Congratulations on your new job! As you navigate through a new onboarding process, you stop suddenly when you get to the discussion of retirement plans. And then you think: What about my plan at my previous employer? What do I do with the money in that account?
You have four options for the money you’ve saved in your existing retirement account. Let’s take a look:
Option 1: Stay
Your previous employer may allow you to keep the money in your plan, an attractive option that keeps things undisturbed while allowing you to accumulate tax-deferred earnings potential. If you like the plan’s options and benefits, consider leaving things as-is. However, make sure that you won’t incur special fees to participate or restrictions to withdraw money at a future date.
Option 2: Let ‘Er Roll
You can transfer the money into your new employer’s plan, which continues your tax-deferred growth potential. However, there may be rules associated with rolling over your money. Review your new plan and restrictions carefully before selecting this option.
Option 3: Cash Out
You may elect to withdraw your money in cash, though you’ll face tax consequences: Distributions incur a 20% federal withholding as well as standard income tax. And if you’re under age 59.5, you’ll pay an additional 10% federal tax. State and local taxes may also apply, which collectively could sharply reduce the amount you retain.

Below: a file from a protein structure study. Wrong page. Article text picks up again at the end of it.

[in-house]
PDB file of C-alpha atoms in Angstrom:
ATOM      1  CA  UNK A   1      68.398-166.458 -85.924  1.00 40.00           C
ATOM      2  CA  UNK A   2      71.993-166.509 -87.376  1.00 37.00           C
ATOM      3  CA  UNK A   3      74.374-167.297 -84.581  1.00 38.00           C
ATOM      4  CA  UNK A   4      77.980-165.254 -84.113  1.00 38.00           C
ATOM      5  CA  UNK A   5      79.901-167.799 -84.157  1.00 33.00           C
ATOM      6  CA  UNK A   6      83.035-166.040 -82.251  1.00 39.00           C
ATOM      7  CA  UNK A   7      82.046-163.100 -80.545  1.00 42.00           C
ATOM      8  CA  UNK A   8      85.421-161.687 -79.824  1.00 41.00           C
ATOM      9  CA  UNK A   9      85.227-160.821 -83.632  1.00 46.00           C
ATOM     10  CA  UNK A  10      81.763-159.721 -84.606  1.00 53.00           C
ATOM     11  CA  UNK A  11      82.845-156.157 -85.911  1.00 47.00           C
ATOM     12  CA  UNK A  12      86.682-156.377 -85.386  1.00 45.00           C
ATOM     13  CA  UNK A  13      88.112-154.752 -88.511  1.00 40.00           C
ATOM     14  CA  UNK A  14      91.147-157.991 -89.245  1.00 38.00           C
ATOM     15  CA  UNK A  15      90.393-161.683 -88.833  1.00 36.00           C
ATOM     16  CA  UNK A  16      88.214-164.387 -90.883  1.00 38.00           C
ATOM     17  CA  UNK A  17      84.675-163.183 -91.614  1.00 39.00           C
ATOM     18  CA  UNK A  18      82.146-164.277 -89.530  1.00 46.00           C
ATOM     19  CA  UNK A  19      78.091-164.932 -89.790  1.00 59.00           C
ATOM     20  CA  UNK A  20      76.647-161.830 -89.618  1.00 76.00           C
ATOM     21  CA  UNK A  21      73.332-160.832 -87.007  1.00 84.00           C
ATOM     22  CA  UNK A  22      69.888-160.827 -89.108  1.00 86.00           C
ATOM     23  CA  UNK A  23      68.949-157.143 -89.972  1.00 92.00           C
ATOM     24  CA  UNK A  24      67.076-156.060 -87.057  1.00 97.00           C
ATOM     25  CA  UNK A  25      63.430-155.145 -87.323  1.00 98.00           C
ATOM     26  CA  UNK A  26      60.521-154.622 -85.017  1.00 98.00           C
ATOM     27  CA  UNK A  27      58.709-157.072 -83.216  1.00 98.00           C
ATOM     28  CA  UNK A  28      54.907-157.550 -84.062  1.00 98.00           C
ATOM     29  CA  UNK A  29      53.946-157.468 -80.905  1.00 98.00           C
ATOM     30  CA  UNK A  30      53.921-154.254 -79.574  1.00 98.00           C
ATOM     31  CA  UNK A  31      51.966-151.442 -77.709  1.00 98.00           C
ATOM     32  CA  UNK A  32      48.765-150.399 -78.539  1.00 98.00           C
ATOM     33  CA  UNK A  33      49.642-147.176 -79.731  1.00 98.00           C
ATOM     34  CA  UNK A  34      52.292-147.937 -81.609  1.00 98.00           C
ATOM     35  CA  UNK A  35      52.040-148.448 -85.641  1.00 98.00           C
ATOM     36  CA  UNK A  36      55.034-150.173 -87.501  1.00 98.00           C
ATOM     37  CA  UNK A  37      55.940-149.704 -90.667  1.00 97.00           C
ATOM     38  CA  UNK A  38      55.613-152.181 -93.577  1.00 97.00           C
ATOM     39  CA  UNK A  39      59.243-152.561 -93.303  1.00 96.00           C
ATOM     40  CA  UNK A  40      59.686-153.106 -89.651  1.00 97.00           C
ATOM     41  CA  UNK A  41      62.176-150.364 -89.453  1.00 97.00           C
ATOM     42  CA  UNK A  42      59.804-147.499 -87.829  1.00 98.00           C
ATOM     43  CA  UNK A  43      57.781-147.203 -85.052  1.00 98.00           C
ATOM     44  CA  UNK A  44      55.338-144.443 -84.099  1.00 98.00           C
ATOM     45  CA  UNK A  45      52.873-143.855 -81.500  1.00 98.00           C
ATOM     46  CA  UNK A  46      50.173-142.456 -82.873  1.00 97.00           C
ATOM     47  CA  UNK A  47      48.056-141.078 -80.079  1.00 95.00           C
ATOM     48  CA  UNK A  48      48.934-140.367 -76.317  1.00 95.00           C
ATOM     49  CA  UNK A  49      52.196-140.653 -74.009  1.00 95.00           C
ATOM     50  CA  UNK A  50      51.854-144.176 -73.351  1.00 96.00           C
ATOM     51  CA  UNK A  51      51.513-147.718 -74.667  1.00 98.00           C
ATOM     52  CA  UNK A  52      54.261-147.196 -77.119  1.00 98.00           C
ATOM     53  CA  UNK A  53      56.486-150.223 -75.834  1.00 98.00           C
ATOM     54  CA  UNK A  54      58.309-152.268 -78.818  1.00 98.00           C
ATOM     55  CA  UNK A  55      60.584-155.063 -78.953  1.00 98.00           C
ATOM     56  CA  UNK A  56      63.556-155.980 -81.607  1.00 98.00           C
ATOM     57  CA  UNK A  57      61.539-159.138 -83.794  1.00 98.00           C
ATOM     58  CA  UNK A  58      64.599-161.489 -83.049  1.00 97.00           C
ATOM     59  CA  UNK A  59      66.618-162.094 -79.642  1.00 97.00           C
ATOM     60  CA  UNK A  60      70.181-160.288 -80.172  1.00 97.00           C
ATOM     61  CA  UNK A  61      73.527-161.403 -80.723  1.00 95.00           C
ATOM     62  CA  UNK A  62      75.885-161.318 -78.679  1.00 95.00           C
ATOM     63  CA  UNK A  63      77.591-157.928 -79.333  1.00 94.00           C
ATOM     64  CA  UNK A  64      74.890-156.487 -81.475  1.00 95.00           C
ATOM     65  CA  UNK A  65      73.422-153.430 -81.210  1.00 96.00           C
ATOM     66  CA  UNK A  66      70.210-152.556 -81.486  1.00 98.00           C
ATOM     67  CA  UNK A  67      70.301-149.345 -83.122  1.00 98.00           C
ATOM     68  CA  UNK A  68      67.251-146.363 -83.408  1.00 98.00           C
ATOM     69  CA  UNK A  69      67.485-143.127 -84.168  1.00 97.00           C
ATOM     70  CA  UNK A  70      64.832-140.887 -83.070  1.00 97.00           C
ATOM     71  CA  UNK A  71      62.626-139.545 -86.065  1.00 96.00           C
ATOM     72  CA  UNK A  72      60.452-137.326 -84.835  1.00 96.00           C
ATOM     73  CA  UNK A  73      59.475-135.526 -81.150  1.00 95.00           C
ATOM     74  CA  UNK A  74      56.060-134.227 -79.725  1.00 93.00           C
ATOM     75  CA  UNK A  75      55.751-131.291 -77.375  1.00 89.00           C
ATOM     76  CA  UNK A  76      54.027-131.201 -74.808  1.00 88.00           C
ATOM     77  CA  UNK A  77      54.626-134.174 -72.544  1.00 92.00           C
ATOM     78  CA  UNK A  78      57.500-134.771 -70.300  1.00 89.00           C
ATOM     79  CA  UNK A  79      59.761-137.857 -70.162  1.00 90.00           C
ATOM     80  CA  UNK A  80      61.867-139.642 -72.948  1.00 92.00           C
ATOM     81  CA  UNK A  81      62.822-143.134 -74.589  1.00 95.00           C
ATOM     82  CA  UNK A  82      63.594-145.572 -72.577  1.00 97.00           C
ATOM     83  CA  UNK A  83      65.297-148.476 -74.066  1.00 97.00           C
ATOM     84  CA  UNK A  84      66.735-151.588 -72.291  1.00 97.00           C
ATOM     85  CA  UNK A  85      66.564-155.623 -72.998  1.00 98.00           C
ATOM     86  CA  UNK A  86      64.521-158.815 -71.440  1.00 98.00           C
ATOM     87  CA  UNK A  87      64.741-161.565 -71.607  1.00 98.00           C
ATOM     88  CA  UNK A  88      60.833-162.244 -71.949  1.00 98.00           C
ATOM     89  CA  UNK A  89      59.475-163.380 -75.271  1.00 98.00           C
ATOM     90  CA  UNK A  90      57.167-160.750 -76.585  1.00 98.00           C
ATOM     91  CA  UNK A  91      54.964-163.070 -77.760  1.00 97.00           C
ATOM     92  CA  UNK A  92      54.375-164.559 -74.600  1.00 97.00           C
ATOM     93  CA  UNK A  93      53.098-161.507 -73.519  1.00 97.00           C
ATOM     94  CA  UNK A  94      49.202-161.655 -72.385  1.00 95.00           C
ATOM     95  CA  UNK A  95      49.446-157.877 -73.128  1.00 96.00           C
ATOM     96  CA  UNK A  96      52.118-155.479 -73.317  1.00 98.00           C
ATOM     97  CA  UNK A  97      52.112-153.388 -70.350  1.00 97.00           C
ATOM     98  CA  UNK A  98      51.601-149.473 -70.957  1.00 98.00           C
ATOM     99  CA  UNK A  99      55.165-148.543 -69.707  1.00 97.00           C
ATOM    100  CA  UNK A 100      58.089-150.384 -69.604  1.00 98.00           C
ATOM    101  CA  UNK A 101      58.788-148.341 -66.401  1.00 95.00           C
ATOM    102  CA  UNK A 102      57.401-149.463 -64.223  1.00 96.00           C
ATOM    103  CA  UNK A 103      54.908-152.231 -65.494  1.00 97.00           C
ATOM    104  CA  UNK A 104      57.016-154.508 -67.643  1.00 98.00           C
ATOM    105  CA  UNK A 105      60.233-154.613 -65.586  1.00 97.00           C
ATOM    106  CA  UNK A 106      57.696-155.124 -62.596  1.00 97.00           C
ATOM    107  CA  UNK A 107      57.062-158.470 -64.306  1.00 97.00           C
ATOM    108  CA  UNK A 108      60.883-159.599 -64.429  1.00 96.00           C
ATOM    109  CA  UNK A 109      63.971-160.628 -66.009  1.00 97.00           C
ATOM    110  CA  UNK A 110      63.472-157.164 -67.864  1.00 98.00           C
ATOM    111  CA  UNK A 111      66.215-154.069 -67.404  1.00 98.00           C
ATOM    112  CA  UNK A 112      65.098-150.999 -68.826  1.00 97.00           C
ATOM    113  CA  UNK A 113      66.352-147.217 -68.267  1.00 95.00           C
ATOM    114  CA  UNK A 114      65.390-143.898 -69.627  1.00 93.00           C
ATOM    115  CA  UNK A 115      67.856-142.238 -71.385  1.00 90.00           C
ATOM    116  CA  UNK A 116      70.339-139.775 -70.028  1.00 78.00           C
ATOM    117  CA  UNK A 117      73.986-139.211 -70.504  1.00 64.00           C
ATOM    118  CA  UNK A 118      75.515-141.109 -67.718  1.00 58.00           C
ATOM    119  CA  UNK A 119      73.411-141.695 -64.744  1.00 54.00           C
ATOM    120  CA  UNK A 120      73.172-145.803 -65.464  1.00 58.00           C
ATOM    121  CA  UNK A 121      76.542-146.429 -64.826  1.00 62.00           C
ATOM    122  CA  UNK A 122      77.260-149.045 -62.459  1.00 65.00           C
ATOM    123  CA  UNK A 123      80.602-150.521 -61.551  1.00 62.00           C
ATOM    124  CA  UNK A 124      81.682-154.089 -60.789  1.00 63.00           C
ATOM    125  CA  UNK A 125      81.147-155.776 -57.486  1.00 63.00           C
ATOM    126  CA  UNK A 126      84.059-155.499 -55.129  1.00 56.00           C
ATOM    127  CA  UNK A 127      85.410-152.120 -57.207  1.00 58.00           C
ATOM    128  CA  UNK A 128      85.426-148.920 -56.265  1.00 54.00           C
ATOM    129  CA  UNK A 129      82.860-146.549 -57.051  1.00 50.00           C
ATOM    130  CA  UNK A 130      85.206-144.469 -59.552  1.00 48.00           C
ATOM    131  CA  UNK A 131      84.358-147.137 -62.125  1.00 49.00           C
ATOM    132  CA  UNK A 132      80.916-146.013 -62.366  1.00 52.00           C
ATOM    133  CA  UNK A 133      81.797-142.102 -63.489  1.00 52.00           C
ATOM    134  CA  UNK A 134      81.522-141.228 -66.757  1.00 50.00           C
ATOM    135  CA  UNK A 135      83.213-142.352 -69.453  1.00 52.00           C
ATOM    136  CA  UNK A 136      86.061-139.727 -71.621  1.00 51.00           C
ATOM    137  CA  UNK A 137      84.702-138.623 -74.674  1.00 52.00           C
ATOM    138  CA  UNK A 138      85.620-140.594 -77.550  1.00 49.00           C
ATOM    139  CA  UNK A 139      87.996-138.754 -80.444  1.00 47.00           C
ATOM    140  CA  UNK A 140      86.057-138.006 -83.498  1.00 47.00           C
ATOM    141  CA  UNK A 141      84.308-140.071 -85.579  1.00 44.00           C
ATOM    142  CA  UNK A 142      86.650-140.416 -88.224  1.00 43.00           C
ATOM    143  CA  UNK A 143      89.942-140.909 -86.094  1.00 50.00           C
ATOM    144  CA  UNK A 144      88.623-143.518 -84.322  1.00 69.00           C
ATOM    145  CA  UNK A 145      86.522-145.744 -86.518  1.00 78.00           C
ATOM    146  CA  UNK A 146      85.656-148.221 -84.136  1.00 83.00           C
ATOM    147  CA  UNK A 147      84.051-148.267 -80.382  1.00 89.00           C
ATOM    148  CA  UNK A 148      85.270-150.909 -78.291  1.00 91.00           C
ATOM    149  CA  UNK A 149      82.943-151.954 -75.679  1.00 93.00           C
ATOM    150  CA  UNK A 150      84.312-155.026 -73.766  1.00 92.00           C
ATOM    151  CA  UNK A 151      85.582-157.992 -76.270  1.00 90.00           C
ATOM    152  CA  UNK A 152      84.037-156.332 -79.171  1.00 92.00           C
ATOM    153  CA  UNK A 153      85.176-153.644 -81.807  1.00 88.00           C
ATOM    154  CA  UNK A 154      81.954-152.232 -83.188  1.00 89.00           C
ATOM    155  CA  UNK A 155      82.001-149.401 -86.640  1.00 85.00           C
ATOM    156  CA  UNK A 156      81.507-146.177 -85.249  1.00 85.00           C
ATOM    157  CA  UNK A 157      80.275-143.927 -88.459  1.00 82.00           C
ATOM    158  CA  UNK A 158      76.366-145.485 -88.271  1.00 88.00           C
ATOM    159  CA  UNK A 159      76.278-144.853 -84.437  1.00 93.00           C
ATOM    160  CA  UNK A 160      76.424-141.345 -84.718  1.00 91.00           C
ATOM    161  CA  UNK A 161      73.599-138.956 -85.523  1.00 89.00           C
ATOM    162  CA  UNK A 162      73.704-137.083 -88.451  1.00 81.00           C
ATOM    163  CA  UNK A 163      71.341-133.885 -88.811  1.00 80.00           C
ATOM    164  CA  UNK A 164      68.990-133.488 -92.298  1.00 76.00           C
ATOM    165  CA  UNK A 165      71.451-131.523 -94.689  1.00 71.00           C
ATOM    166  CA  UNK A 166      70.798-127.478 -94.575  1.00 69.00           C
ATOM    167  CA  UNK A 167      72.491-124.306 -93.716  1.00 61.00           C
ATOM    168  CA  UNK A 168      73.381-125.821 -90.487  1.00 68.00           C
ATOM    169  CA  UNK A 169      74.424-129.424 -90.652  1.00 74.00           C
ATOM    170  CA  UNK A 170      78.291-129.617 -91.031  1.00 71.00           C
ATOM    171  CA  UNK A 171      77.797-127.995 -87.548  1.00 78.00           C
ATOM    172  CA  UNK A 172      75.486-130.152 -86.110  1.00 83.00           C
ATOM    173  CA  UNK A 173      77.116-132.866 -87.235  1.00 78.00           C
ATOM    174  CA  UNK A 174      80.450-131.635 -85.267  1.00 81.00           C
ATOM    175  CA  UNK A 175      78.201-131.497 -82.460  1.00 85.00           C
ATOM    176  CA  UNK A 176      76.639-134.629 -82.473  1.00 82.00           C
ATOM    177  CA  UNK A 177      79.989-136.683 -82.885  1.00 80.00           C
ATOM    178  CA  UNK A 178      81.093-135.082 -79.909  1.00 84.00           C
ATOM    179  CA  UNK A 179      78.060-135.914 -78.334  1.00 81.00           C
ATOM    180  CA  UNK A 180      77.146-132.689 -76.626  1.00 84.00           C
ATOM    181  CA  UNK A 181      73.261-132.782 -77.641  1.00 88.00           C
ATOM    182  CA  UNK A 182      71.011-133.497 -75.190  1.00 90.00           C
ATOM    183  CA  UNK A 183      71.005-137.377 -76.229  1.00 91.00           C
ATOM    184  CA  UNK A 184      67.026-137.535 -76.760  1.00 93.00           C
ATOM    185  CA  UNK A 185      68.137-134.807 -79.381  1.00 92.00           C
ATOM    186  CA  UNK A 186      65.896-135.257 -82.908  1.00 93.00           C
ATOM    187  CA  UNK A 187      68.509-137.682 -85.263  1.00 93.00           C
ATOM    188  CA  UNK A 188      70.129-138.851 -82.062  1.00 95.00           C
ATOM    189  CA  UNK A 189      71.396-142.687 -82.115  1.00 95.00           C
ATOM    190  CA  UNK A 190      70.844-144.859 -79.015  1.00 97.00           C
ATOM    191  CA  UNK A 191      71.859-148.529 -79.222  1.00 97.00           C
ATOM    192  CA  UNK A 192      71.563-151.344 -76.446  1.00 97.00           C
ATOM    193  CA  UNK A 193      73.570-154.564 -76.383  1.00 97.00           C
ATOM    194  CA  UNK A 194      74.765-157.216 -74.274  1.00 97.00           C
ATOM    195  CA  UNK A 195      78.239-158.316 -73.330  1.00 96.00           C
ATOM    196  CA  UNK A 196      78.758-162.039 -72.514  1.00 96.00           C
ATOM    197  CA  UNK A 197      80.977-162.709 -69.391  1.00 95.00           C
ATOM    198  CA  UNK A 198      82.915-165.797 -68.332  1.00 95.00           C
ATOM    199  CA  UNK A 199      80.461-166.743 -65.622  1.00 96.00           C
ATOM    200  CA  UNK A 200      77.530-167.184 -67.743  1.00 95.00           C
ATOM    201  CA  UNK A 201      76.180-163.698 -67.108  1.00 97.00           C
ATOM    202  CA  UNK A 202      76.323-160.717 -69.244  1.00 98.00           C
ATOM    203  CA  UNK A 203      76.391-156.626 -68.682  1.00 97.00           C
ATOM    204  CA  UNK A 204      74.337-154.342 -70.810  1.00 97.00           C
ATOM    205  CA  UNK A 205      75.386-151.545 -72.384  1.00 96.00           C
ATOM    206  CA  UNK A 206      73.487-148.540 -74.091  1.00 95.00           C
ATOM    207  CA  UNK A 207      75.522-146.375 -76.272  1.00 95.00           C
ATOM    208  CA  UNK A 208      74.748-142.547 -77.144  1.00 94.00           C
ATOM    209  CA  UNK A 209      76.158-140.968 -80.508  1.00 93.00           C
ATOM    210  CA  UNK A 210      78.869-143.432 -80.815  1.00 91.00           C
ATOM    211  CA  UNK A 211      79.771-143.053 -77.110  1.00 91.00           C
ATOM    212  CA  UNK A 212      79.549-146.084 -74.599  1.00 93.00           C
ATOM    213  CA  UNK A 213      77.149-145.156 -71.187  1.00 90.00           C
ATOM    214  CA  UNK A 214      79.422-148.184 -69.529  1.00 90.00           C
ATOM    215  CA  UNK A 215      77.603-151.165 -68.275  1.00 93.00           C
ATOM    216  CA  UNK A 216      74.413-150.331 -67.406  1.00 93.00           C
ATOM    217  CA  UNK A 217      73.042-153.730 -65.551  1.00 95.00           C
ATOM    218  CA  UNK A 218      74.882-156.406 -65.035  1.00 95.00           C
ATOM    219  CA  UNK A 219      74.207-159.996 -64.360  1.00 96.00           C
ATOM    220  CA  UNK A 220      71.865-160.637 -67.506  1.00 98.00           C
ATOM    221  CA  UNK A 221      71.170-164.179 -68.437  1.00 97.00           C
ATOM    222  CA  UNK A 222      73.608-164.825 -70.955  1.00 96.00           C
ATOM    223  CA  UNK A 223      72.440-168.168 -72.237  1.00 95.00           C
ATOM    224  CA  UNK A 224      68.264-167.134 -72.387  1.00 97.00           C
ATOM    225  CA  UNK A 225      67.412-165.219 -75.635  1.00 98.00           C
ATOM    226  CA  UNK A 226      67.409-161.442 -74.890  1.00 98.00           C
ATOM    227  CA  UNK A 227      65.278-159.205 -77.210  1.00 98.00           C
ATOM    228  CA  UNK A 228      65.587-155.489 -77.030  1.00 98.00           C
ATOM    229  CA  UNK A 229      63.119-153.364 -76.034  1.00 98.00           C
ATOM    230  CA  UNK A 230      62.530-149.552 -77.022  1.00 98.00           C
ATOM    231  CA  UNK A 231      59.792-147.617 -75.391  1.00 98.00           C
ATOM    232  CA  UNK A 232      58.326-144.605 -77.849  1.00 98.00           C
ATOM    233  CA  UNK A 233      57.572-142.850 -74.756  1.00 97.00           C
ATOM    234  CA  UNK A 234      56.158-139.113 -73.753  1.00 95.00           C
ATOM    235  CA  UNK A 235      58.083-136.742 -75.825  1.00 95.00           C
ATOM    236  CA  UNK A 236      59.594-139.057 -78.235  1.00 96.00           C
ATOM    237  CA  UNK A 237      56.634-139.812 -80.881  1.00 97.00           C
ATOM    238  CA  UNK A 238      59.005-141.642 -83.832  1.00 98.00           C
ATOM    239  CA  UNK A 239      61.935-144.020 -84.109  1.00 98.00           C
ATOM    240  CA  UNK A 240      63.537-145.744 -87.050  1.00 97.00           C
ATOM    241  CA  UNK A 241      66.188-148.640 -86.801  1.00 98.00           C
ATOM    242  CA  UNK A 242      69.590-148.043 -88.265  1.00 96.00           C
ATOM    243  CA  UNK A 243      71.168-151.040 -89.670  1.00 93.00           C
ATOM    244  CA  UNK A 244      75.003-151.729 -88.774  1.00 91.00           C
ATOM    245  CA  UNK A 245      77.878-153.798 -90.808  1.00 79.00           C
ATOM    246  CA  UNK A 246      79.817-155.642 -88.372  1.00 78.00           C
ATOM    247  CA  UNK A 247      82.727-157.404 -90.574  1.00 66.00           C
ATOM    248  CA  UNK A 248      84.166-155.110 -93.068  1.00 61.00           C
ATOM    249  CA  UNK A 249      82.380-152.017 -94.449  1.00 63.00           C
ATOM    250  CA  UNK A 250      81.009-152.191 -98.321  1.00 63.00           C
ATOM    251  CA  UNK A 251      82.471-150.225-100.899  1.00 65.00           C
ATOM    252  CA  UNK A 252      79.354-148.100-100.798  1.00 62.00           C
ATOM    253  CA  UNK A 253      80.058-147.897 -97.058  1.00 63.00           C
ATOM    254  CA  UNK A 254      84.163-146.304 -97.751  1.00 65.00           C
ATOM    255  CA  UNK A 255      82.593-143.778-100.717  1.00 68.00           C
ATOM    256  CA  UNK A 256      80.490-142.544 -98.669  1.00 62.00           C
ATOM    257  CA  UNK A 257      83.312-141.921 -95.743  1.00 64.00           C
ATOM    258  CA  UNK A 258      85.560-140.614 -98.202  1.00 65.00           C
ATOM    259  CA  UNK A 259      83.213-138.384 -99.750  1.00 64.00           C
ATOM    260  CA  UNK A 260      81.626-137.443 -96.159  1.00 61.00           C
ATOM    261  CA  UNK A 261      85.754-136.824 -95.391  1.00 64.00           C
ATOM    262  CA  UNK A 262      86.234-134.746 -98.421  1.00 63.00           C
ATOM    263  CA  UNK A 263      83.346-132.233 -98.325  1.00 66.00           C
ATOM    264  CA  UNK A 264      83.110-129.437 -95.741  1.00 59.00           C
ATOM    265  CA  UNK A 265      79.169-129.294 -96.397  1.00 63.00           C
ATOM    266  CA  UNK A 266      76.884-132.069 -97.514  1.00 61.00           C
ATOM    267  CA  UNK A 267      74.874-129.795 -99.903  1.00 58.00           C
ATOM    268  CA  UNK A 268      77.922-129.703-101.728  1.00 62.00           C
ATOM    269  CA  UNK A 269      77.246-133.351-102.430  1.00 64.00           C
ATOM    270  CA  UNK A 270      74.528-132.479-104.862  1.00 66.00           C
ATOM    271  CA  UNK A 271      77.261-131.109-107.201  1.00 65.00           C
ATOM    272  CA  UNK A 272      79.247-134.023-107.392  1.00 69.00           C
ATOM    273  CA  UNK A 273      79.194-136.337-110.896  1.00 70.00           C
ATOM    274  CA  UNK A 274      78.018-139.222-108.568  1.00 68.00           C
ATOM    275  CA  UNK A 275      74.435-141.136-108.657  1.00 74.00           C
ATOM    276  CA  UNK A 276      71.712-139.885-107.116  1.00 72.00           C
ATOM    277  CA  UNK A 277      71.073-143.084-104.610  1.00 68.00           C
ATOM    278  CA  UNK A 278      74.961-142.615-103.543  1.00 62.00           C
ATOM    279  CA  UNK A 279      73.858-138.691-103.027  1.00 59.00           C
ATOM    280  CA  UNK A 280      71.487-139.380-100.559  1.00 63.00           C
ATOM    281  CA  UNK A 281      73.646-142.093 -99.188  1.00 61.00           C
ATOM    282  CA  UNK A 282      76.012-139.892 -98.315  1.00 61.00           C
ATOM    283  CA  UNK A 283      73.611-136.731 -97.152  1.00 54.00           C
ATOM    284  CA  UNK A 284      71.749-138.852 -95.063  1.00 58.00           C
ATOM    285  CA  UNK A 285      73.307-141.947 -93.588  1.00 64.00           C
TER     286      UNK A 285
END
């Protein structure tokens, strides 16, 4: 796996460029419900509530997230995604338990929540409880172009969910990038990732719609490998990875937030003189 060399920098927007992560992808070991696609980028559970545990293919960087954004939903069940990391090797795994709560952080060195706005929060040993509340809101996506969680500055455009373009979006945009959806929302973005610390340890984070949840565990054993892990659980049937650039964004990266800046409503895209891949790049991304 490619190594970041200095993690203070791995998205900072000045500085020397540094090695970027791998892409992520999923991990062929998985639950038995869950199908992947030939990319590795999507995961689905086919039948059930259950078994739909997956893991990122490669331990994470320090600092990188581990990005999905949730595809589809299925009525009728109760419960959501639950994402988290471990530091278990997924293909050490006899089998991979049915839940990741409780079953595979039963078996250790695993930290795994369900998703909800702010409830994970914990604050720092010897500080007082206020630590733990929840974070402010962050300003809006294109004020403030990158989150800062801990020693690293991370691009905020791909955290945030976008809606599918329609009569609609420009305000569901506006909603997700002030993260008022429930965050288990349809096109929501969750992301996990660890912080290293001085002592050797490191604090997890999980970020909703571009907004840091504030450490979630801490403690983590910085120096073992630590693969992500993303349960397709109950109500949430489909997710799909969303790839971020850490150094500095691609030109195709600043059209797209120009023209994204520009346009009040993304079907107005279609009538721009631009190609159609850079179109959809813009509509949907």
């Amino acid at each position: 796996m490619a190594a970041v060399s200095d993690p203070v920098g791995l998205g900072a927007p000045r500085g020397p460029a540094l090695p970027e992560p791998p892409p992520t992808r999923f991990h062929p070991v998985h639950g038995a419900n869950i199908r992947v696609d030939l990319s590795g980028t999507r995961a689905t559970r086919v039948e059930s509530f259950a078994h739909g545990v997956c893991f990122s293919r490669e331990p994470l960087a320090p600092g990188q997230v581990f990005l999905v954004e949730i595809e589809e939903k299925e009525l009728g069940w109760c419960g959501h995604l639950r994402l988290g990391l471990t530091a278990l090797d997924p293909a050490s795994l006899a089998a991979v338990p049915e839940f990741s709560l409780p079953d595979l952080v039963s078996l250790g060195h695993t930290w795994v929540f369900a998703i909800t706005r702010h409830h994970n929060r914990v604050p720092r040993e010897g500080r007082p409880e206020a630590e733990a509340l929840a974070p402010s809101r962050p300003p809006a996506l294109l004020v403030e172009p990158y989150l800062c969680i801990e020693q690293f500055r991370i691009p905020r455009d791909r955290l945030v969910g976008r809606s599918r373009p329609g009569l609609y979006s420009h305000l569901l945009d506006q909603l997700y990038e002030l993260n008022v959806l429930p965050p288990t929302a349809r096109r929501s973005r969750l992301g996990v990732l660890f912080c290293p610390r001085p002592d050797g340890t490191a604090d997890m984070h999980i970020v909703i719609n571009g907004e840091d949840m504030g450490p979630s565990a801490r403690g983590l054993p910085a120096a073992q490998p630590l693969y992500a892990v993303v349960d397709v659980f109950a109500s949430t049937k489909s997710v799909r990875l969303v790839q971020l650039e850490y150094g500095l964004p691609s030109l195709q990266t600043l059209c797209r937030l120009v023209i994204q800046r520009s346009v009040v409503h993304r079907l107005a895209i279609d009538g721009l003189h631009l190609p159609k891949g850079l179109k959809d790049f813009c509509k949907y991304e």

Option 4: Direct Transfer into an IRA
You can also directly roll all or part of your money into an Individual Retirement Account (IRA); if the former, you’ll avoid both penalties and withholding taxes. An IRA offers continued tax deferral for retirement, though check whether fees or commissions will be assessed.
Depending on your circumstances, the money that you accumulate in an employer’s plan may be a major source of retirement income. How you choose to manage it can have a profound impact on your savings.
This material is for general information only and is not intended to provide specific advice or recommendations for any individual. There is no assurance that the views or strategies discussed are suitable for all investors or will yield positive outcomes. Investing involves risks including possible loss of principal.
This material was prepared by LPL Financial, LLC